Posts Tagged ‘Rob Stewart’

Tuesday, June 21st, 2011

Coffee Profile – Chiapas, Mexico

Blanketsby Rob Stewart

My love affair with eating chillies is something that has developed over a number of years; I simply can’t resist the sensation of a good hot chilli! I love exploring the various levels of heat and the subtle unique flavours that individual chillies have such as the ‘Guajillo’, which has a red berry flavour and the’ Ancho’ with its smokey dried fruit notes. This fascination for chillies has evolved into a deep appreciation for Mexican cuisine. I have also come to value that there is more to the country than tequila and tacos, Mexico also grows some pretty good coffee too. (more…)

Tuesday, May 24th, 2011

Coffee Profile – PNG Sigri AA

beans.homeboxBy Rob Stewart

By now I guess you have heard the term ‘third wave’ in coffee. It refers to a worldwide movement whereby specialty coffee roasters and boutique cafes are devoting their efforts to exploring the pure flavour of the single origin coffee and it’s something that the coffee industry and its consumers in Australia have embraced. The movement is also about innovation and patience which is seeing brewing systems like the Clover, Siphon and temperature controlled espresso machines such as the Synesso and Slayer becoming commonplace in our cafe strips. We are also seeing the green bean standard raised with access to Cup of Excellence, micro-lots, Rainforest Alliance, Fairtrade and roasters creating direct routes to the farms. One such country I believe has always been able to deliver coffee to the standard we are demanding today is Papua New Guinea. (more…)

Wednesday, February 9th, 2011

Coffee Profile – Brazilian Daterra Cerrado

Coffee_homepage boxby Rob Stewart

I have often wondered what would happen to the world if Brazil stopped producing coffee – perhaps a catastrophic melt down! The price for coffee per kilo would go up, making a cup of coffee cost more than a cocktail at a night club, sounding the death knell of the majority of cafes and coffee companies.  Shift workers, parents, students, productivity, and Italy would all come to a grinding halt. It would affect our economy and our way of life, leaving everyone with one giant headache.


Thursday, April 8th, 2010

Coffee Profile: Ethiopian Yirgacheffe

Ethiopian – Yirgacheffe

Not too long ago I began to design a tattoo as the urge for a new one had started to grow. I started to think about what I wanted it to represent and inevitably found myself reflecting on the last thirty years of my life. I decided that I wanted the end result to be a manifestation of my origins, where I came from and the foundations that made me who I am. I haven’t booked the appointment yet, I’m still working on it, but the theme of the last month has been my roots, origins, beginnings and how I got to be sitting here writing this article. So, naturally it seems fitting to be reviewing the birth place of coffee – Ethiopia.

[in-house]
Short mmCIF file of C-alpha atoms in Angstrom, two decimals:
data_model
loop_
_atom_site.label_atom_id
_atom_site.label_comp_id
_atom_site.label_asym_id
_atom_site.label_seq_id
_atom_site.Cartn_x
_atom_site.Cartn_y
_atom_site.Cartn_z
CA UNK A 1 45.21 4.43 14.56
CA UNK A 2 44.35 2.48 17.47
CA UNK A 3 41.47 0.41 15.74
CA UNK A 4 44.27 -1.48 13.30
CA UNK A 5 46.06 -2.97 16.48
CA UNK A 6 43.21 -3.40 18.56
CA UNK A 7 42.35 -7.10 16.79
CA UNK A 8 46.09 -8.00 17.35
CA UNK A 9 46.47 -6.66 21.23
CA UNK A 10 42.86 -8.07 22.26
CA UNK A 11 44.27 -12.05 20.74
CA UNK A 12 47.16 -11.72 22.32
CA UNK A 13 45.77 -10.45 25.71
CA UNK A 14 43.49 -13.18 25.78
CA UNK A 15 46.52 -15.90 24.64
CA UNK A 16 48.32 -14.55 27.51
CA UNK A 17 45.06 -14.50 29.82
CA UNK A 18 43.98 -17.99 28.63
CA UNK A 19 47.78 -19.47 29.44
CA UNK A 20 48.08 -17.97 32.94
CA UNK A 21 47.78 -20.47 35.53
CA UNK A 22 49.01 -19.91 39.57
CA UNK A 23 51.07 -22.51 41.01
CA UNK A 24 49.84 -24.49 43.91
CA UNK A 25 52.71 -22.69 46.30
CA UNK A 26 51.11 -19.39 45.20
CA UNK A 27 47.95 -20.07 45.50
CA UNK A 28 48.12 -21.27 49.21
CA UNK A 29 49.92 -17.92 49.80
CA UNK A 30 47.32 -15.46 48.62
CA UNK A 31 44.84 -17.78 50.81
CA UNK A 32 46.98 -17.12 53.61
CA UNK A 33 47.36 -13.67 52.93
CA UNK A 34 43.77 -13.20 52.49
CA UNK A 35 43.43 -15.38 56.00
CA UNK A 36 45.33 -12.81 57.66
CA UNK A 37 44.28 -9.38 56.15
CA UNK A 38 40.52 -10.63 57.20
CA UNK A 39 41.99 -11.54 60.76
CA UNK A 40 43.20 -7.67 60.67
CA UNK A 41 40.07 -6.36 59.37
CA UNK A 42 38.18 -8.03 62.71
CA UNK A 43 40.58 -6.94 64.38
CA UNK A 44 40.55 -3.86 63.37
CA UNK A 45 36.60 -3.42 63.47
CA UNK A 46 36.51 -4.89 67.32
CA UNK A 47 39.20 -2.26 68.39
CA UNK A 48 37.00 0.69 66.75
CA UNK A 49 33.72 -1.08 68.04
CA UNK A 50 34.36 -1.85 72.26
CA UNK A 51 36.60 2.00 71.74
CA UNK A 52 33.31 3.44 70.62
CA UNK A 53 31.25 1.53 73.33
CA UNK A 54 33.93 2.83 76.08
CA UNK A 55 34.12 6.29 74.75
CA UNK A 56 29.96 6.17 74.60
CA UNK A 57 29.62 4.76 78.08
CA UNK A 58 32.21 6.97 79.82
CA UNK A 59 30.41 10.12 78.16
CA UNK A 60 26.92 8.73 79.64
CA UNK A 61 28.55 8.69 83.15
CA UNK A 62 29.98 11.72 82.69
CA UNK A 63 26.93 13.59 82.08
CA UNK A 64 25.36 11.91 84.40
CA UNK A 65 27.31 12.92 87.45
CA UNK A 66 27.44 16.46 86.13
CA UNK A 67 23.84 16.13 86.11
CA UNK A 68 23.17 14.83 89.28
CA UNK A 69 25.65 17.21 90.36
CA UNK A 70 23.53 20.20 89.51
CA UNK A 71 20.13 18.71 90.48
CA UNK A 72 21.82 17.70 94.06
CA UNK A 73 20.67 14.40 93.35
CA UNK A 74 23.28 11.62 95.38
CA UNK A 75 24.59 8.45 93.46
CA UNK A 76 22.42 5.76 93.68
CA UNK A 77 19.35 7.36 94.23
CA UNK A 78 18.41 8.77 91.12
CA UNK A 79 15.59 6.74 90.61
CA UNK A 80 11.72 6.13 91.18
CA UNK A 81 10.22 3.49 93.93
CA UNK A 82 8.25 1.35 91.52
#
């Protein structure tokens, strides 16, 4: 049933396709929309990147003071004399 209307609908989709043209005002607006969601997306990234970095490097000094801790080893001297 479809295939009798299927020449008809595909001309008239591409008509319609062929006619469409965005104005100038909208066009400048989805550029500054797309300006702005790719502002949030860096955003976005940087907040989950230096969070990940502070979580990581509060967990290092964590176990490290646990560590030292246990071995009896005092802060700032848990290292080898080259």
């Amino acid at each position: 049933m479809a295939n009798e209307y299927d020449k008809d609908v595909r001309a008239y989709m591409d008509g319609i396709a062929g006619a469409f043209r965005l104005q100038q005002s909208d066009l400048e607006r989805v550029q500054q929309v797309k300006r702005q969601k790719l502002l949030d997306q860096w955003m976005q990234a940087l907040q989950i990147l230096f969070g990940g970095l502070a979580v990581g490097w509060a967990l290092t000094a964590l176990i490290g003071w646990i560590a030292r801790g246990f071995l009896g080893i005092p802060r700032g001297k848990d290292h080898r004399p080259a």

As the story goes, in Kaffa Ethiopia AD850, a goat herder observed his goats getting a little silly after they grazed on a native cherry. Kaldi, being the enterprising young goat herder he was, consequently knew he was onto a good thing. The rest of this particular tale is going to take way too long to tell in its entirety so let’s fast track it a bit. Coffea Arabica has been growing wild in Ethiopia since the dawn of time and is known by the Ethiopian people as “buna”. The coffee industry is the seventh largest producer in the world and employs well over 12 million people in some 350,000 farms located in the regions of Harar, Sidamo, Yirgacheffe, Limmu and Djimmah. The traditional way that Ethiopians grow their coffee are included in certifications such as Fair trade, Rainforest Alliance, UTZ and certified organic. The grading system there just recently got a shake up by the introduction of the “Q” grading system for specialty coffees. Up until now coffees would be graded as based on its process; wet receiving a grade 1-3 and dry processed receive a 4-5. Now many coffees can be submitted to a second of round of scrutinising based on cup quality and further grading to receive a specialty coffee classification.

Yirgacheffe holds the title in the wet processed division of coffees. They are renowned for their clean cup with powerful floral and fruit notes, but it can be a little hit and miss sometimes when cupping a pooled style coffee such as this (coffee that is sourced from all over one region and not from a specific farm), but when you strike a good lot of Yirgacheffe it will knock you out quicker than Danny Green. Beginning with sublime aromas of sweet sugary honey and hints of cedar and raisin, it is then followed by a well balanced floral acidity in the cup. The flavours are very up front and straight away there is berry, citrus and soft cocoa with a subtle underlining of Mediterranean herbs. Theses flavours are on the bright side but they bring a well toned smoothness and medium body to the pallet, and as the cup cools the aromatic herbs come to the forefront.

Ethiopian coffee has long been used as the main flavour component in espresso blends, but the Yirgacheffe I feel, is wasted in a blend because there is so much to explore when cupping it alone. However, if you want to add a little extra pizzazz and flavour to your cup it will defiantly add an extra dimension to any blend.